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This snake alarmed a couple of visitors to a Regina park earlier this week. (Submitted to CBC)

People are asked to be on the lookout for a 1.5-metre long snake that slithered into a Regina park — alarming a picnicker.

It's a bull snake, one of Canada's biggest varieties, and can grow up to two metres long.

One was spotted by several people in Queen Elizabeth Park in the city's south side on Tuesday.

One Regina woman posted on Facebook that the snake wriggled past her picnic blanket.

Another woman told CBC News she called several agencies trying to get someone to capture the snake, but couldn't get anyone to come out.

Bull snakes are constrictors — snakes that wrap around their prey and squeeze — but are non-venomous and aren't considered dangerous to humans.

"If you bug a snake you might get bit, but these guys are completely harmless," said Ray Poulin, the head of research and collections with the Royal Saskatchewan Museum.

"They're not dangerous in any way. The only species of venomous snakes we have in Canada are rattle snakes. If it's not rattling, it's completely harmless."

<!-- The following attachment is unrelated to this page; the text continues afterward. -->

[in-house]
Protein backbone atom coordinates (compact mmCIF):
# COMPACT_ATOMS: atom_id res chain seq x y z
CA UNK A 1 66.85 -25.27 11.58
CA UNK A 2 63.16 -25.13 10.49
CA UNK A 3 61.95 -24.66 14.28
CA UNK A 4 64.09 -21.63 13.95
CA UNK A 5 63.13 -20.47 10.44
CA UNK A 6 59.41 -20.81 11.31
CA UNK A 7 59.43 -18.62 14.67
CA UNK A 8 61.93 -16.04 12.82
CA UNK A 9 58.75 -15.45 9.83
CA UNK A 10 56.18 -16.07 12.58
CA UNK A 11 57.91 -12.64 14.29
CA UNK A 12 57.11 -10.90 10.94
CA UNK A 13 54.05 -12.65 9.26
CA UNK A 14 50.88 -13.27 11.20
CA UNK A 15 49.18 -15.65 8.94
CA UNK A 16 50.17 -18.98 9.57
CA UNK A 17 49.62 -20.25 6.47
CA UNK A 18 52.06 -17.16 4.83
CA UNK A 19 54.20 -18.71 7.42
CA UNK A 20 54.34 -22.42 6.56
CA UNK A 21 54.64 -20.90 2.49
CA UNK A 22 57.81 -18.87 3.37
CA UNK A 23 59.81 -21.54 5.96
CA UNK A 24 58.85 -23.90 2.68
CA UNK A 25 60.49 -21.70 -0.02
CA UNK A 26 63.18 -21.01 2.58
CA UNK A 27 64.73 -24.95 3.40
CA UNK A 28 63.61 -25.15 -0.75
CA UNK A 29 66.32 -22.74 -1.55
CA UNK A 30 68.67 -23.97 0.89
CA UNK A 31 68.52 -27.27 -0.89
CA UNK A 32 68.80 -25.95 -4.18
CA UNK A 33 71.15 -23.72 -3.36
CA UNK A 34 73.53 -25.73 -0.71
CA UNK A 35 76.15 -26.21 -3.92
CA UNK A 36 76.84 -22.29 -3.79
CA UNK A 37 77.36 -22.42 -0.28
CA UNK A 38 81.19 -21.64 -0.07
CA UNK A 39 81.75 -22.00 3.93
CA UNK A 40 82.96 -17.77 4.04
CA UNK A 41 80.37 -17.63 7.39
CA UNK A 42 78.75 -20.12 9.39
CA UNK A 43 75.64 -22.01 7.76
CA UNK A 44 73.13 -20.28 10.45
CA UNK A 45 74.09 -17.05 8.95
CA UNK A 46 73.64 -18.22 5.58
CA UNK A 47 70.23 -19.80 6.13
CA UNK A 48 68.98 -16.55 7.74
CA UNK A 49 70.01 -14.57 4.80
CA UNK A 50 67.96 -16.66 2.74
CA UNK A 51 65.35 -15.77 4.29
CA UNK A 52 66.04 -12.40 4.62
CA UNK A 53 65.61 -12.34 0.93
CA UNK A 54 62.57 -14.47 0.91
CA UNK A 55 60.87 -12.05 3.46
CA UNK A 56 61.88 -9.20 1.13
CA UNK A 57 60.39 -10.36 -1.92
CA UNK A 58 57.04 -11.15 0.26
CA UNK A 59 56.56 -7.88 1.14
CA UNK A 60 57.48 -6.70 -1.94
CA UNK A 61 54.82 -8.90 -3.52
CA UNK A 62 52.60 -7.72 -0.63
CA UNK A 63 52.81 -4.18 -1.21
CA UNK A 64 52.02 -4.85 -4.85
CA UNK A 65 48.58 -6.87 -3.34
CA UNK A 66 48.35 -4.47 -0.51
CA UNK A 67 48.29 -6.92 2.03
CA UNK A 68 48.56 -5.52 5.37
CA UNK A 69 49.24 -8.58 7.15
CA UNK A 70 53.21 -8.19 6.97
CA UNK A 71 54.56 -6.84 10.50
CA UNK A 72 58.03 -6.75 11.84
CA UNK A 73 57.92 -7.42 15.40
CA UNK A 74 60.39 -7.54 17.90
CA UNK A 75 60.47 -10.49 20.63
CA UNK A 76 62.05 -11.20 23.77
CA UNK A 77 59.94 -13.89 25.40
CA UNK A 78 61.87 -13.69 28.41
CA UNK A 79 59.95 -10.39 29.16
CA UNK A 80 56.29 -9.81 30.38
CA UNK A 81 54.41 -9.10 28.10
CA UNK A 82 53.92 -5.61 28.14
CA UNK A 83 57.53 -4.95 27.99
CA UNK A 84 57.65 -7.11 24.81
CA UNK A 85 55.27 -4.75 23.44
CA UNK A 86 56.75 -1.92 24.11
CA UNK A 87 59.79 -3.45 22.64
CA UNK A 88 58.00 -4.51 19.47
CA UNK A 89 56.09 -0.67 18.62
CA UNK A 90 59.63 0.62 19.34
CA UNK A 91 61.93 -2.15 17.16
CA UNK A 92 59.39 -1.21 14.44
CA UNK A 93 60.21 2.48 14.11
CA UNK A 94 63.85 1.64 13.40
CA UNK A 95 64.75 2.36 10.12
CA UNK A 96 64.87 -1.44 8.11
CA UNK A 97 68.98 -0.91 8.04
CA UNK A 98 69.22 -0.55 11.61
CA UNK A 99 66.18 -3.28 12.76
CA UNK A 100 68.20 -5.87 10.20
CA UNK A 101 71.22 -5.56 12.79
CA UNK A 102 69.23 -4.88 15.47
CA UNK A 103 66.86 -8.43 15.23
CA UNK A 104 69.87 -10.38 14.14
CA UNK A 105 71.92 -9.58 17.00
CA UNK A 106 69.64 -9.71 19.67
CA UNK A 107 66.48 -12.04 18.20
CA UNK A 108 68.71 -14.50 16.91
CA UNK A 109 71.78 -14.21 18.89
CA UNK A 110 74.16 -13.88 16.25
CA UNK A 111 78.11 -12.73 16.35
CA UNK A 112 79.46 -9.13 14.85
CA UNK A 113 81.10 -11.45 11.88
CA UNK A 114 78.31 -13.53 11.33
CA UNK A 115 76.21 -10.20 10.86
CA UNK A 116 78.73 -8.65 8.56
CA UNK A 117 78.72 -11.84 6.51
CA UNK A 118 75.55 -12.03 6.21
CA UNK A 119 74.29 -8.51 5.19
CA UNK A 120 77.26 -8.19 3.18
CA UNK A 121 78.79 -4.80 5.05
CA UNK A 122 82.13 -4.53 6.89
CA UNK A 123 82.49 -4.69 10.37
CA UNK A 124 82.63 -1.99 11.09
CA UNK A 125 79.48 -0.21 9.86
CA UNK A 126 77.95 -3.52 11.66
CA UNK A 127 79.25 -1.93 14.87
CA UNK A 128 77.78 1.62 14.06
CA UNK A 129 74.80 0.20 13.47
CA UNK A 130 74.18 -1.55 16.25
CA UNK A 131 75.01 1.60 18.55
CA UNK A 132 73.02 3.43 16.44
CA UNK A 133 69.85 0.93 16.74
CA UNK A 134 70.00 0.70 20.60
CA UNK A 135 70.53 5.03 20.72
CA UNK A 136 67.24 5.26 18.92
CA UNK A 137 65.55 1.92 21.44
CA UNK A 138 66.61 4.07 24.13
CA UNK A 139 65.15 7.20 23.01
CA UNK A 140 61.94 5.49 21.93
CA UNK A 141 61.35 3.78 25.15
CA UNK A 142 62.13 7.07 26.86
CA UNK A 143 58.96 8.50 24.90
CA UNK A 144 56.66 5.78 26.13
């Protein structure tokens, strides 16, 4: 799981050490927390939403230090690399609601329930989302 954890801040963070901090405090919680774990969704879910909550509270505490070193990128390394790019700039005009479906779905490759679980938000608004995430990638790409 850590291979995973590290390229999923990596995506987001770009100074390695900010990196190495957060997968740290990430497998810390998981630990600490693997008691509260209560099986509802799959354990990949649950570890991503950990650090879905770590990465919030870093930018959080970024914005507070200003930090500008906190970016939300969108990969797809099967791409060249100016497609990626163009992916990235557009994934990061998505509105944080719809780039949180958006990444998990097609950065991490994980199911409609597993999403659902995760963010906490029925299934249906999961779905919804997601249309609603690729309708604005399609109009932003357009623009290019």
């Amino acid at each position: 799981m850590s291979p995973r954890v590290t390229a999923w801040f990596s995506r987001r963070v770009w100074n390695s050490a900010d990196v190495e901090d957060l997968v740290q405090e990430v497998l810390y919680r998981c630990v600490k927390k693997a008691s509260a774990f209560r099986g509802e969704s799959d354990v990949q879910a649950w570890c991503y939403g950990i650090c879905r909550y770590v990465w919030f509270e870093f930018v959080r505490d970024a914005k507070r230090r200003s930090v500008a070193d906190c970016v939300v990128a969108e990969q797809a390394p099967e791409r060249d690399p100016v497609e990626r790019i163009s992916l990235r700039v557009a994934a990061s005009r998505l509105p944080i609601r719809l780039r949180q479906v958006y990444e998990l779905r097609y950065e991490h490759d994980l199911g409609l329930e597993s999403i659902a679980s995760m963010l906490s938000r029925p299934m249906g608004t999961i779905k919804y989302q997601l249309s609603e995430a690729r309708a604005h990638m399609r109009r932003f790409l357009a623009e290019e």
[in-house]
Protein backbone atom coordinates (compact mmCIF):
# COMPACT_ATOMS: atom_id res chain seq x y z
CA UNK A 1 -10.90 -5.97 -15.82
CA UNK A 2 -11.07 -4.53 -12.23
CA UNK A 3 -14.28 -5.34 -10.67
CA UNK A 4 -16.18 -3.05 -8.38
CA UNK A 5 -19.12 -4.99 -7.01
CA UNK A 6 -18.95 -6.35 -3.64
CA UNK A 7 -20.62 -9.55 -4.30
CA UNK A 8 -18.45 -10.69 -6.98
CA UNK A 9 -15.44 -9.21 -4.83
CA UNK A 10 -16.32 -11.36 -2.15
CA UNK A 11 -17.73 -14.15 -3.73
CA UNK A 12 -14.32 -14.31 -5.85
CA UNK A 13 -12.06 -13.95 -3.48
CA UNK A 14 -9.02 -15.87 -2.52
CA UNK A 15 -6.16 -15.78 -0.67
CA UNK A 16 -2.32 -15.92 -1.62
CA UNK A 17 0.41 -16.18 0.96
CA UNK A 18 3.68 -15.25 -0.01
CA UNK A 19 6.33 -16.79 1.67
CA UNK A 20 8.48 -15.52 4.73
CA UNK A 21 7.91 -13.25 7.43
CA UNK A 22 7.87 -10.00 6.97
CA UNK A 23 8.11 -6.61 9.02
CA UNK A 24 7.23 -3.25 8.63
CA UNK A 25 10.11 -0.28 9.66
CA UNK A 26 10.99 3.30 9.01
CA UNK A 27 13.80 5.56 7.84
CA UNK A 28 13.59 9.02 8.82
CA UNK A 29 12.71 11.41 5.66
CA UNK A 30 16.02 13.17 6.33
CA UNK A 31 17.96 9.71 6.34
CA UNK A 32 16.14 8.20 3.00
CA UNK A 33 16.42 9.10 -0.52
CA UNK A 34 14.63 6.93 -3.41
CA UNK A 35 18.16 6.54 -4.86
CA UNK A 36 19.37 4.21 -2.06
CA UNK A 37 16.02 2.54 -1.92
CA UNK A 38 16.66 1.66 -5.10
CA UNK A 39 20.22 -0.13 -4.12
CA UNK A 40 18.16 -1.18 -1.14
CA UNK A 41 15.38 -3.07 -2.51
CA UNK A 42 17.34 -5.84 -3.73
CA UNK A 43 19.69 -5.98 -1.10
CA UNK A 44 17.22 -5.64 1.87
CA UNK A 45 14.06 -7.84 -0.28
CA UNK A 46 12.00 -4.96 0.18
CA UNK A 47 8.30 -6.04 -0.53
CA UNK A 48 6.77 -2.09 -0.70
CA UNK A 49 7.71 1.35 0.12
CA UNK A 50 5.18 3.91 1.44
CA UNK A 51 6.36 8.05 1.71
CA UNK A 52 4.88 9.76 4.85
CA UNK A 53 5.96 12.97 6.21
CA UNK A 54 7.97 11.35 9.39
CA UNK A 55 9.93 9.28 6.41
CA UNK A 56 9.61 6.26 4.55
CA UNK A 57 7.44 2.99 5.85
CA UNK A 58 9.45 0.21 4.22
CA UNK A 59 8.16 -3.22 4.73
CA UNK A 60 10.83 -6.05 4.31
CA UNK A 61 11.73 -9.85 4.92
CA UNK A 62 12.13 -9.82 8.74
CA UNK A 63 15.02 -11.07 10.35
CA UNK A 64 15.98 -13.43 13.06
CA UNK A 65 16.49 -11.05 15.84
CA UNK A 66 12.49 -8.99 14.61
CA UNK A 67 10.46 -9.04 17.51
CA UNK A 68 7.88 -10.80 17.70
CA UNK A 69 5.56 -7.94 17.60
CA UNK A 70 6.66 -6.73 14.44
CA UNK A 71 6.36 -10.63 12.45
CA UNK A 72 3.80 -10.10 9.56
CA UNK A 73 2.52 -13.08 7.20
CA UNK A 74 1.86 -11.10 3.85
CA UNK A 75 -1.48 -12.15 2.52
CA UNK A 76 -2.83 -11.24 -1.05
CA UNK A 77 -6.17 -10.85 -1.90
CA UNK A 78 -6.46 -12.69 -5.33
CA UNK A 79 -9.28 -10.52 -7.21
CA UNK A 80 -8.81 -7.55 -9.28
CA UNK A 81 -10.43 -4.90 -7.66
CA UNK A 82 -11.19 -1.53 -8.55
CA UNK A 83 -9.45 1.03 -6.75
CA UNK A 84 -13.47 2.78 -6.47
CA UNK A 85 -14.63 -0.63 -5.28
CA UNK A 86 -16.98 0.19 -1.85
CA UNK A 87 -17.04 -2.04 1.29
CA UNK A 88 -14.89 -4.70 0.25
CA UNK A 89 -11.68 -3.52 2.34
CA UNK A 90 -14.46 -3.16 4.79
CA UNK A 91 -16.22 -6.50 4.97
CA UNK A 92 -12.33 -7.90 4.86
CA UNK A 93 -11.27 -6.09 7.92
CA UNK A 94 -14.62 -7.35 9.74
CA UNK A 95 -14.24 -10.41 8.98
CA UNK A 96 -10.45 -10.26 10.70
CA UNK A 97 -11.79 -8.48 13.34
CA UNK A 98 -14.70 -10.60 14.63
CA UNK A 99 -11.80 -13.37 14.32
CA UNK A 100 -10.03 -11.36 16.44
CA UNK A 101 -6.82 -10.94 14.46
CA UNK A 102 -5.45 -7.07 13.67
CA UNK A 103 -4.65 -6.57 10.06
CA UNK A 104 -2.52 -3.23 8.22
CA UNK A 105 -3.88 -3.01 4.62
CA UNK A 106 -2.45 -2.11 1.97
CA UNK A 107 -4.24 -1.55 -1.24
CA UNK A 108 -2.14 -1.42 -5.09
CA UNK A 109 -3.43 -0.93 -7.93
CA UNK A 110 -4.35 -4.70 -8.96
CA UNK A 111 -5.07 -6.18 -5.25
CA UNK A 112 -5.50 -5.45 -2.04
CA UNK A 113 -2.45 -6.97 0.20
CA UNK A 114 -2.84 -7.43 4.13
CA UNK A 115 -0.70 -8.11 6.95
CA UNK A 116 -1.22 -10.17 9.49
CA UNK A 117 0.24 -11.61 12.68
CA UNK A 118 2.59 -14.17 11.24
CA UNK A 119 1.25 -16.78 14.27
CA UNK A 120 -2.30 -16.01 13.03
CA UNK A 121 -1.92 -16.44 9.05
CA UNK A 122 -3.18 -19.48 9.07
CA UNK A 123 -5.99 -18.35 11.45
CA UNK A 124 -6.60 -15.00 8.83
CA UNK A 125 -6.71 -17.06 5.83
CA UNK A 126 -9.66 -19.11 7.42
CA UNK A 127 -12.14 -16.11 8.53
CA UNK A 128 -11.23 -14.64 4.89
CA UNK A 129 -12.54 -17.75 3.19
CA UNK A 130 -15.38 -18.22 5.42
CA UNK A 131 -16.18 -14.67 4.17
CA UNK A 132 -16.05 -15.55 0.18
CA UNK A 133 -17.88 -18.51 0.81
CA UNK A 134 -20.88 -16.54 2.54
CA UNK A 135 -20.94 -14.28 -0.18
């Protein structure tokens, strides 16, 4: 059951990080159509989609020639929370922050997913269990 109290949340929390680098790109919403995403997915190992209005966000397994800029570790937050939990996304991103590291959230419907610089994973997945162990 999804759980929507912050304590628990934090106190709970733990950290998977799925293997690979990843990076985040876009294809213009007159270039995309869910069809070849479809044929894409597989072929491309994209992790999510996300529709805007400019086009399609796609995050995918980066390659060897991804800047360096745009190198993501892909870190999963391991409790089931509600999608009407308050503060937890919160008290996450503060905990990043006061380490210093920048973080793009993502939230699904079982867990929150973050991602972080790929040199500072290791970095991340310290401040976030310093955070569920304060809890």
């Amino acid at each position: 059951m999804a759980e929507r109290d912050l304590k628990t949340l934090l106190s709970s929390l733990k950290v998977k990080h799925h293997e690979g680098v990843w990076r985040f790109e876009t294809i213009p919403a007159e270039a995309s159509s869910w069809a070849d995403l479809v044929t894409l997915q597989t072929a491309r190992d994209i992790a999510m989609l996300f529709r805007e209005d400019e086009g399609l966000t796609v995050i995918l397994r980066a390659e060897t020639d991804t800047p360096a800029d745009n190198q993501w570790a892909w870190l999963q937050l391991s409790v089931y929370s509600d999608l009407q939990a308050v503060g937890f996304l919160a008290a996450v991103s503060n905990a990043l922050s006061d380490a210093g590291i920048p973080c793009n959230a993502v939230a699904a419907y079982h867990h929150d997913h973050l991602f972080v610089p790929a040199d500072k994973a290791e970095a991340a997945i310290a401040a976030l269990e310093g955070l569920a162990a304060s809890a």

Poulin says it's very rare to see a bull snake in Regina — they're usually found in big river valleys like the ones along the South Saskatchewan River.

He said he has no idea how the snake made its way into the city.

"Maybe it came through a water system... they do that," he said.

"Maybe it hitched a ride in someone's camper when they were camping in Sask. Landing, maybe it's an escaped pet. Often snakes that are found where they're not supposed to be are escapees."

Poulin, who studies snakes as part of his job, asks anyone who sees the critter to contact the museum.